France bans short domestic flights

The French government has banned short-haul domestic flights that would take less than two hours 30 minutes to complete by bus or train.

The new rule, expected to come into effect later this month, will only affect routes that have another form of transport connecting them.

For example, flights from Paris to cities such as Bordeaux, Nantes, and Lyon will no longer operate, as substantial rail and bus options exist.

This ban comes in an attempt to reduce the country’s carbon emissions as part of France’s larger plan to go carbon neutral.

It was put to the vote in 2021 after the French government bailed out Air France due to losses resulting from the pandemic. One condition of this bailout was that Air France must become more environmentally conscious.

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The country’s minister for the economy at the time, Bruno Le Maire, told local radio that Air France should become “the most environmentally respectful airline” and that the pandemic gave an opportunity to “reinvent our model of economic development to ensure it is more respectful of the environment.”

“It is obvious that today a number of domestic routes are no longer justified,” Mr Le Maire said. “When you can travel by train in less than two-and-a-half hours, there is no justification for taking a plane.”

According to The Guardian, about 12 per cent of France’s domestic flights will be affected by the ban. It’s estimated that carbon emissions for each passenger on a domestic flight are 70 per cent higher than long haul routes, which is six times higher than if the trip was taken via rail.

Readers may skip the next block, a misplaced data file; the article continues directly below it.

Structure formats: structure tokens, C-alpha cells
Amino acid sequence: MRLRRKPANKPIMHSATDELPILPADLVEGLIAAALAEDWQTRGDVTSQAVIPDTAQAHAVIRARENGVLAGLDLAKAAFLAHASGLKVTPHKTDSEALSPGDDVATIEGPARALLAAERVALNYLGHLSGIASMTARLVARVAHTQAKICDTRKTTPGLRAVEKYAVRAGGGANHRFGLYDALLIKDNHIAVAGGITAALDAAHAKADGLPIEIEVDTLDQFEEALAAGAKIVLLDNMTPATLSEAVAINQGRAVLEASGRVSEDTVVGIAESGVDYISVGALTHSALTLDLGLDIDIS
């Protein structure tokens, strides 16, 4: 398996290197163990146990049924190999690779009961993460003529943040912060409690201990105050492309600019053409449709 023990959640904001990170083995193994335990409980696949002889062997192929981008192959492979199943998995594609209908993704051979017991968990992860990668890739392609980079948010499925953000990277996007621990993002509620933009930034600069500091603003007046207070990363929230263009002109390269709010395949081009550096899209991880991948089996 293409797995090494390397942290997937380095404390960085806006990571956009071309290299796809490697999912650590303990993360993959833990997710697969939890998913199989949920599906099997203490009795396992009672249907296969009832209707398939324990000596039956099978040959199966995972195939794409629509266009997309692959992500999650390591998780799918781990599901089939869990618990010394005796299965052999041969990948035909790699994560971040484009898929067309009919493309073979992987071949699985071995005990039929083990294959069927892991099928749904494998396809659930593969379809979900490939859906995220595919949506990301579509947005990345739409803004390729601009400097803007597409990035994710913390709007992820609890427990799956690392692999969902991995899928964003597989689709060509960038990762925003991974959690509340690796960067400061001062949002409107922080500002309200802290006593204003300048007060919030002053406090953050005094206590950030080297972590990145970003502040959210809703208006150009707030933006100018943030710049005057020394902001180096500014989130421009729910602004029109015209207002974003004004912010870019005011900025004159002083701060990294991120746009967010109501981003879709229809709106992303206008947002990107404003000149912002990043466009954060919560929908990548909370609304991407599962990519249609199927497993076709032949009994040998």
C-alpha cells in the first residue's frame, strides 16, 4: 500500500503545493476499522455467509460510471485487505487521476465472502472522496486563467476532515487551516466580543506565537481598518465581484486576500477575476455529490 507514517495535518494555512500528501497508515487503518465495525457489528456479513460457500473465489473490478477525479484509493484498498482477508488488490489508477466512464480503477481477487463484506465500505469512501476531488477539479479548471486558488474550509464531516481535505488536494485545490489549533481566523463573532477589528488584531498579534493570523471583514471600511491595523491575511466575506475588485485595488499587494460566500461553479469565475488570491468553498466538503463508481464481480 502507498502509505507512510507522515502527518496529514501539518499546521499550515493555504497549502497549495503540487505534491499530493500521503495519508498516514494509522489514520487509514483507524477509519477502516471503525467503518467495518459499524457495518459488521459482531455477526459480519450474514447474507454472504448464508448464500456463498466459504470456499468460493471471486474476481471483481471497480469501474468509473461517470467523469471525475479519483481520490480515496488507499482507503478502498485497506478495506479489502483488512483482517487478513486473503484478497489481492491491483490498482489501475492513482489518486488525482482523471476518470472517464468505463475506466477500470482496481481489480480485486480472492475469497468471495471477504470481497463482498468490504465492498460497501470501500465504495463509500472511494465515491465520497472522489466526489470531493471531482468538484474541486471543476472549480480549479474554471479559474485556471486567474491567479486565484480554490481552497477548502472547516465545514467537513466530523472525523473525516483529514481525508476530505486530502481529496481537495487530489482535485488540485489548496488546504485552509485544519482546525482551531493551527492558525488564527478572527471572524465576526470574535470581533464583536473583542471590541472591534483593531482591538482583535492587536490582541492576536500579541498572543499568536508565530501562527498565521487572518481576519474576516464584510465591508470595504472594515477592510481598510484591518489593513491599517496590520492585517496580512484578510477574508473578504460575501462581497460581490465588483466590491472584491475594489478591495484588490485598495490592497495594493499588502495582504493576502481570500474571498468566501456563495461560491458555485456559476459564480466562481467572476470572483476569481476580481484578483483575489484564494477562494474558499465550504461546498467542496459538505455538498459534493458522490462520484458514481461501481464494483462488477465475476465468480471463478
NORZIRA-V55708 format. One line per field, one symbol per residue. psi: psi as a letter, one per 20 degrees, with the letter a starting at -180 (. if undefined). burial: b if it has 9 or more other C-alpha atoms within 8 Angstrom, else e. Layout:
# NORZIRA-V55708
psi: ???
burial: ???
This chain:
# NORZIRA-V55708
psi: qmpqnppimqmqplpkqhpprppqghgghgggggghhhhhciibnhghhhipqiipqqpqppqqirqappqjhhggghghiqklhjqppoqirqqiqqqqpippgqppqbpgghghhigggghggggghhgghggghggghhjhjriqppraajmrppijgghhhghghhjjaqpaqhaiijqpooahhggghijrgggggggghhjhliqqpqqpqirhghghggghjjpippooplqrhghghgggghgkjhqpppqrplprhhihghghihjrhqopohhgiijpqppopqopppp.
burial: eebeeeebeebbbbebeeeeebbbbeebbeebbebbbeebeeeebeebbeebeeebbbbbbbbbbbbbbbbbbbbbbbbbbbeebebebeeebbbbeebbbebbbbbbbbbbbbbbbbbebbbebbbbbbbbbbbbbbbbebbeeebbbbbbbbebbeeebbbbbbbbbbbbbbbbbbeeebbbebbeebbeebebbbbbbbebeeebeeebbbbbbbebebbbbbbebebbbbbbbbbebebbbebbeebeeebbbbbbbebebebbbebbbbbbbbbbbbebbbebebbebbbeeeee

Could other countries implement the same ban?

Other EU countries are enforcing similar rules to reduce carbon emissions created by domestic travel.

Austrian Airlines was also bailed out in 2020 due to losses from COVID-19. The stipulation in their bailout is that the airline had to eliminate domestic flights where alternative train journeys under three hours were available. This will affect the carrier’s route between Vienna and Salzburg. It is estimated that 80 per cent of short-haul trips in Austria can be replaced by rail travel due to its vast rail network, ÖBB.

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These bans seem to have public support from EU citizens. A 2020 survey found that 62 per cent of Europeans support an EU-wide ban on short-haul flights.

Much of Europe is well-connected by the comprehensive rail network, a traveller can get from the westernmost point of the Iberian Peninsula to the Baltics by train relatively efficiently. And companies such as Eurail make it easy for travellers to hop on and off intercity trains.

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Written by Ellie Baxter